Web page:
These days, while we do not openly discuss our finances around the water cooler, the concept of financial wellness has taken root. A survey commissioned by Hartford Funds, found that 86% of employees between the ages of 18-34 say they are likely to utilize financial wellness resources from their employers which was mirrored in a smaller majority of 66% both in the 35-49 age group and over the age of 50. These numbers clearly demonstrate most employees crave financial guidance and 53% of those employees feel their employers should be the one to help them.
It goes without saying that the web of money at play in society is vast, complex and interconnected; and it all starts at the finish line: retirement. Hartford Funds’ survey revealed 52% of employees have not calculated the money they’ll need to retire comfortably; some state they’ll retire later than planned and a sobering 21% said they are simply not planning to retire. Additionally, 43% say it’s likely they’ll need to use money from retirement accounts to pay for non-retirement expenses, adding to their already precarious situation. As the older generation, over 50, faces the stomach-churning reality of a questionable retirement, the trickle-down effects reach into the younger generations.
An aging and unrelenting workforce means fewer opportunities for positions or advancement, and a freeze on pay in response to higher salaries for tenured employees, leaving the millennials and gen-x workers scrambling to make up the difference. While older colleagues contend with the future, their younger counterparts are likely weighed down by the past in the form of bloated student loan and credit card debt. Hartford Funds eloquently stated “...real wages have been stagnant or declining for decades, while the certainty of a secure retirement fades into the distance.”
Less available money creates a demand for comprehensive financial education allowing workers of any age to learn how to better leverage their assets. At the office, in lieu of unaffordable raises, the benefit of learning how to stretch a dollar, budget, save and invest has risen in its place.
Despite the call for financial wellness services, only 17% of surveyed advisors say they have clients employing such a program, however, most advisors anticipate that number to swell to 51% in the next five years. Regardless of this fact, however, almost half of those advisors do not mention financial wellness to their clients despite a vast majority claiming they believe it is, simply, the right thing to do. SImilarly, 100% of plan sponsors, according to Hartford Funds, have an interest in financial wellness but a less-than-impressive 21% have actually asked about them.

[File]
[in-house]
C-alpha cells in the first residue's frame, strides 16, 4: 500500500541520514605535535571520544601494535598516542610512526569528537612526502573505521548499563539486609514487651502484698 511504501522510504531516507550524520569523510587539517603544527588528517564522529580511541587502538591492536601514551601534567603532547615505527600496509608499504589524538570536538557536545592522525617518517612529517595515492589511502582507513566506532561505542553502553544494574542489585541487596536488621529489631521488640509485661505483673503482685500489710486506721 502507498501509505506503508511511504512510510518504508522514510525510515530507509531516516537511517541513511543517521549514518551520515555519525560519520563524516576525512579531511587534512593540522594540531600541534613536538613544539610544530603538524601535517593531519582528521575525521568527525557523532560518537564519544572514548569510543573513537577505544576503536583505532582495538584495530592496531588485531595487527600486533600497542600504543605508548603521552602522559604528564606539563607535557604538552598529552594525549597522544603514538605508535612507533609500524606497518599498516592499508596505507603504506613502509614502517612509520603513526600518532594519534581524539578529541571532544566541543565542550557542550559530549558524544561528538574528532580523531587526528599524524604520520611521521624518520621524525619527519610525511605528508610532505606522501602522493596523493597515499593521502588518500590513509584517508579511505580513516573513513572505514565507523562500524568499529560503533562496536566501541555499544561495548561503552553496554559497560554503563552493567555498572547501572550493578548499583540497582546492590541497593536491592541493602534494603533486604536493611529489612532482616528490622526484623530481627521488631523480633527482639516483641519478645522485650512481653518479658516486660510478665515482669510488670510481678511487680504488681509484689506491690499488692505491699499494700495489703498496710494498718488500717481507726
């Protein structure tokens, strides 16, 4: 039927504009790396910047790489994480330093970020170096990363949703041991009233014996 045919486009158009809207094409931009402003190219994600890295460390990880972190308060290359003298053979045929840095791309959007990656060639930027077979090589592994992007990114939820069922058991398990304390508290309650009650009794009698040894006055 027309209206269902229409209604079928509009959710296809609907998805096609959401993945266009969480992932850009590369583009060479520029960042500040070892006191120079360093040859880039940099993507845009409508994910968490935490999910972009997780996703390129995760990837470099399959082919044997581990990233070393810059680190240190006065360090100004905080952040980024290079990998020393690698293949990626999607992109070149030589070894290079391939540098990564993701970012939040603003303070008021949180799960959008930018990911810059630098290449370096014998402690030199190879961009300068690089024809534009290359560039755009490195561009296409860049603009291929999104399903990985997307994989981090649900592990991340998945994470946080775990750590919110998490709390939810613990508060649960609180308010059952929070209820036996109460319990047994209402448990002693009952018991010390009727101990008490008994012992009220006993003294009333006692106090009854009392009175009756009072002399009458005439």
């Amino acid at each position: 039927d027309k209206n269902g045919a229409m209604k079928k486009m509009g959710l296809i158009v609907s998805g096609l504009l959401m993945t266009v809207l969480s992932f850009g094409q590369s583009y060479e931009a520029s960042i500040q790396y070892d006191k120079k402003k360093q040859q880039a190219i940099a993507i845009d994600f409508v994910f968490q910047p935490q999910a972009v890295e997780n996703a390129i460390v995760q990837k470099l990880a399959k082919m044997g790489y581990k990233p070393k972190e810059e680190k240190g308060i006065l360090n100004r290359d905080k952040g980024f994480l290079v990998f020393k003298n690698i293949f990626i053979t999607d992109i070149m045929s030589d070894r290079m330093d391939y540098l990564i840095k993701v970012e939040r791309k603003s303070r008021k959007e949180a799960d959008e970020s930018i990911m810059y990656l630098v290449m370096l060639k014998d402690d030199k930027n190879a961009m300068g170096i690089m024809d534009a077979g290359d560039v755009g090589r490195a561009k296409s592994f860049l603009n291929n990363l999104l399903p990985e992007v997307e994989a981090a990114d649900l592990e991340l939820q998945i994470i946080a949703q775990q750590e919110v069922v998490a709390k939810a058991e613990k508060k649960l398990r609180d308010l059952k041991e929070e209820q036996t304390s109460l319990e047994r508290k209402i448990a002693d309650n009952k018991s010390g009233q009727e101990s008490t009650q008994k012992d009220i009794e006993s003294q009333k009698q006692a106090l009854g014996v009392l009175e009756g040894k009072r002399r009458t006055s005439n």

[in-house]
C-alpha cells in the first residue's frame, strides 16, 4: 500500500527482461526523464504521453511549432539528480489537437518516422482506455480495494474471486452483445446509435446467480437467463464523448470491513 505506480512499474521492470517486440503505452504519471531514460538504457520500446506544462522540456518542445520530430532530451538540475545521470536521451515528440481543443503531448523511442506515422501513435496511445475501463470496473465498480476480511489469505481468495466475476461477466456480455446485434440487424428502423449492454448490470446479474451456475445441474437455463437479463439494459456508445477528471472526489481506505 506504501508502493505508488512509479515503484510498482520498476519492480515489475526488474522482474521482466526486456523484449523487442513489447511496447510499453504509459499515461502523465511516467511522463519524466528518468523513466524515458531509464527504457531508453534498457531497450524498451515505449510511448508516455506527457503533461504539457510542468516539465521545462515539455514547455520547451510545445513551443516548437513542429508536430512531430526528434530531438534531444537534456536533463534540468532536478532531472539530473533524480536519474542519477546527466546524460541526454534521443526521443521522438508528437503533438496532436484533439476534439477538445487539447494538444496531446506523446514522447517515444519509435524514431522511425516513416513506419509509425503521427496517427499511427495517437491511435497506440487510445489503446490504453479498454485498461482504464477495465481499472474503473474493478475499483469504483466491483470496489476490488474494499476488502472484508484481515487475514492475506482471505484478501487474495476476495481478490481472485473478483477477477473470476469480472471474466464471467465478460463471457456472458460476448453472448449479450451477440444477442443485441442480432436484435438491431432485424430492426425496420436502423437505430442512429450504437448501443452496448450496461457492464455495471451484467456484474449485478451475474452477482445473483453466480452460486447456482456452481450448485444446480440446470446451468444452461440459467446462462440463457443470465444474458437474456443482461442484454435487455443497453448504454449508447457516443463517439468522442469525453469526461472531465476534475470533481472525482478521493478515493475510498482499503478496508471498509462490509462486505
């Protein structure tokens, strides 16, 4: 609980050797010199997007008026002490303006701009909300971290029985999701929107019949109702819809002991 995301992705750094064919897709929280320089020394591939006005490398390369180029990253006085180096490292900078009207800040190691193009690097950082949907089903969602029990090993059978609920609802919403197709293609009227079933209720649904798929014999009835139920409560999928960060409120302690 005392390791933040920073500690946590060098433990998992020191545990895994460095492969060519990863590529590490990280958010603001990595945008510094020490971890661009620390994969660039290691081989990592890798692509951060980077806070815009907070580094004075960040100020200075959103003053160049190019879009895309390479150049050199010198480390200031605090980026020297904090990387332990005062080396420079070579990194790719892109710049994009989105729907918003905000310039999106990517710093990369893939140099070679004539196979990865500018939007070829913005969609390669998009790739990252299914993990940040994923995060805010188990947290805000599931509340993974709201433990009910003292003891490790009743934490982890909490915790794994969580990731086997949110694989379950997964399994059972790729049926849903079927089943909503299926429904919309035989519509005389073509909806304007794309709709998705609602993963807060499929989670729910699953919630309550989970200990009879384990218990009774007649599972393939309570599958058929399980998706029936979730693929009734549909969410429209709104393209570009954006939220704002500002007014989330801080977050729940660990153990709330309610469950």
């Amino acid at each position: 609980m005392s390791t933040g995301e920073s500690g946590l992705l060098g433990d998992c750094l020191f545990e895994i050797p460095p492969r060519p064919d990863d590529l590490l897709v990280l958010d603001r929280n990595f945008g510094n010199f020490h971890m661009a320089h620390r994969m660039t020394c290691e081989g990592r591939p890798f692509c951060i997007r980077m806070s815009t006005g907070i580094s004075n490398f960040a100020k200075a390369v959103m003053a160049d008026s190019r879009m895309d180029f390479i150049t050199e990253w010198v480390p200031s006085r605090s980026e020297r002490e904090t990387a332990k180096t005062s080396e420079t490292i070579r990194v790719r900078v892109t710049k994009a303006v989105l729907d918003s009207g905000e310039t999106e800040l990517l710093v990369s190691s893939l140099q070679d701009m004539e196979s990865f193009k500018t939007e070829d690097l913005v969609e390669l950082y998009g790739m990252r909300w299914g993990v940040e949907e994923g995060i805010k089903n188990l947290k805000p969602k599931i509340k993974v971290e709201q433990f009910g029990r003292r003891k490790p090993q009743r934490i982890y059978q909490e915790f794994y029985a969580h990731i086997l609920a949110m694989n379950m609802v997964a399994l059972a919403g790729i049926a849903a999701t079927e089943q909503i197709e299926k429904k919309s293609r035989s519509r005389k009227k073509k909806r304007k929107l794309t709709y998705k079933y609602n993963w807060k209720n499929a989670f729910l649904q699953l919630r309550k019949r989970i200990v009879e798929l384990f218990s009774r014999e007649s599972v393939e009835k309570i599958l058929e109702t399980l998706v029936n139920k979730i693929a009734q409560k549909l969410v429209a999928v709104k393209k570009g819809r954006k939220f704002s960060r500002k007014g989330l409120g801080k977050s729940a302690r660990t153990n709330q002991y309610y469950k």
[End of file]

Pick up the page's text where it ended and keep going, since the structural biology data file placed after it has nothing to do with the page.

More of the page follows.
With a rising demand even the advisors admit will become more
prevalent why aren’t more advisors mentioning this to their clients?
One reason for the lopsided supply and demand in financial wellness likely has to do with the marketplace. As demonstrated in Hartford Fund’s comparison of several different platforms, including Enrich, the array of services, delivery and recordkeeping vary wildly. Some programs aim to tackle the more basic issues such as budgeting and savings while other programs reach into the complexities of legacy planning, investments and taxes. Some programs offer in-depth metrics to administrators and others do not. Some products allow for customization, branding and integration while others require accessing a third party website.
Also, simply instituting a financial wellness program is often proven not to be enough. One researched advisor is quoted as saying “to gain the most benefit, programs need to connect with participants on a personal and emotional level.” Just having the program isn’t quite enough; introducing the program, engaging the employees and maintaining interest is a vital part of the equation. Sadly, 63% of employees with access to a program wish they knew more about it!
However, to further complicate matters, despite the overwhelming demand and need for this type of education, and despite employees wanting to know more about the programs if they are offered, the majority of surveyed employees state they don’t want their coworkers to know they participate in financial wellness; in fact, only 30% claimed to be comfortable with targeted messages about financial issues.
Start The Conversation
It’s a tricky needle to thread: wading into the sea of financial wellness providers, either through the vendors themselves or through an advisor (even though many won’t bring it up), and then instituting the program in a way that respects your employees privacy while still managing to engage them so they get the help they say they need.
Decide what is most important to you and your employees in terms of financial wellness and choose among the vendors that offer those options.
Alternatively, be pro-active and bring up financial wellness to your advisor or plan sponsor who might have some hesitation to broach the subject on their own.
Develop a roll out and engagement plan; several vendors offer these services.
Develop a method for measuring effectiveness. These questions might help:
Have you seen an increase in the workplace culture?
Are employees more engaged? Happier?
Are people taking less time off?
Has productivity increased?
Regardless of the many intricate and individual levels personal finance and financial wellness touches upon, the unavoidable reality is that this education is not only desired but needed. Whether your employees respond or not, someone needs to start the conversation to start down the road towards financial wellness.